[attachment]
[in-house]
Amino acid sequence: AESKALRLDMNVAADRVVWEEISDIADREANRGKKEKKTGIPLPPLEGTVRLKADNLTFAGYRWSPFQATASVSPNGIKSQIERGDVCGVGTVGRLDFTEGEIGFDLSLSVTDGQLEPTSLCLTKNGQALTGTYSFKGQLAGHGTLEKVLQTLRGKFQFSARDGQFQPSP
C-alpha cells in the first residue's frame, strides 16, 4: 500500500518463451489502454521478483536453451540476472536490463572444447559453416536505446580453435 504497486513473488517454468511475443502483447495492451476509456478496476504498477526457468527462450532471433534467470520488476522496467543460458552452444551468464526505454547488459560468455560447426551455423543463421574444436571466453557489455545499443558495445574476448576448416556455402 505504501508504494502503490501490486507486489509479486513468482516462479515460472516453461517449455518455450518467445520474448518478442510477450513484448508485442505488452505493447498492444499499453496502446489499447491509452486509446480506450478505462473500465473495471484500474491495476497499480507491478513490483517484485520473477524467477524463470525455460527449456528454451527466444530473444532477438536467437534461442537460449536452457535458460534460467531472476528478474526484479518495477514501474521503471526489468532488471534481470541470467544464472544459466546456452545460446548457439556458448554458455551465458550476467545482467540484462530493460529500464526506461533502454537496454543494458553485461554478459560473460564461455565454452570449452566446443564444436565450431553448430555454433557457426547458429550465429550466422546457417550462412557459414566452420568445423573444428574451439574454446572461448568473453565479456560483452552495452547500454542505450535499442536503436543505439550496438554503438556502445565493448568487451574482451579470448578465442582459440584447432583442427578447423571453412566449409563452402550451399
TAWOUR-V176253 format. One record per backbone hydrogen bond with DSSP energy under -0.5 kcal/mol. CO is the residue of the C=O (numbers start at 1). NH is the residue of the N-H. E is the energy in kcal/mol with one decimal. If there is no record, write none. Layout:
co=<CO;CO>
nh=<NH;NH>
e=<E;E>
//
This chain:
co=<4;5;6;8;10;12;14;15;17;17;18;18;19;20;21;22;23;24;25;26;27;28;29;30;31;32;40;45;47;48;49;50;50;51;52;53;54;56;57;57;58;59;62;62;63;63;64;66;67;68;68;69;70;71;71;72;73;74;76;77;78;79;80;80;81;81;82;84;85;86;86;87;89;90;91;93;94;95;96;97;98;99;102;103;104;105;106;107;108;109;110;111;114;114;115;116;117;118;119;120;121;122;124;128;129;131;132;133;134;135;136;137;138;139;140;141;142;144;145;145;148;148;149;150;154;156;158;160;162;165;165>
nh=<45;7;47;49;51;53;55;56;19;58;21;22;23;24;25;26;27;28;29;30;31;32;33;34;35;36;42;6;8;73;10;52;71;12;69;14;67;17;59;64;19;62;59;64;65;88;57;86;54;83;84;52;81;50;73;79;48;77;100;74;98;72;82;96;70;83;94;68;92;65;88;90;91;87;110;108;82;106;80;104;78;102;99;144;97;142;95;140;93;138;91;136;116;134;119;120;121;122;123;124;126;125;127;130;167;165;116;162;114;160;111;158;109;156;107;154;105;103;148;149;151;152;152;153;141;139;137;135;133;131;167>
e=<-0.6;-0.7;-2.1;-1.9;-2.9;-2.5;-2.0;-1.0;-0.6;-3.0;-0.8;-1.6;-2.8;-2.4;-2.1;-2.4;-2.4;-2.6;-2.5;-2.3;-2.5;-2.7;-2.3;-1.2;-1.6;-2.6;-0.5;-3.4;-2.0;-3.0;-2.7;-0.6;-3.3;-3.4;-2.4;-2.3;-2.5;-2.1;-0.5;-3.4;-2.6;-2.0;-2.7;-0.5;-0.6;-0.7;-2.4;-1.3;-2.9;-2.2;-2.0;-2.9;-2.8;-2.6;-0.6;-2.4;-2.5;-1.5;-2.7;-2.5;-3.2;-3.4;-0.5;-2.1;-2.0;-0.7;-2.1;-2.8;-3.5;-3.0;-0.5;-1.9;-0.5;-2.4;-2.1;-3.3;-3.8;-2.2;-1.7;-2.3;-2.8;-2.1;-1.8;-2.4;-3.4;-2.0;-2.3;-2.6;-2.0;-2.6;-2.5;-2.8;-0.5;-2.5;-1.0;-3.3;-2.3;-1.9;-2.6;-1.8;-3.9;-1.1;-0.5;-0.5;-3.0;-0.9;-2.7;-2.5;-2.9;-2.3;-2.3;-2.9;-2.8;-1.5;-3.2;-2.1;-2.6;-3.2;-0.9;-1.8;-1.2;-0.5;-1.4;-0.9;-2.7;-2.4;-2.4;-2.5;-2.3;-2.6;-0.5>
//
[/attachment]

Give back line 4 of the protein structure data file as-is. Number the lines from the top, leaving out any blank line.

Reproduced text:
TAWOUR-V176253 format. One record per backbone hydrogen bond with DSSP energy under -0.5 kcal/mol. CO is the residue of the C=O (numbers start at 1). NH is the residue of the N-H. E is the energy in kcal/mol with one decimal. If there is no record, write none. Layout: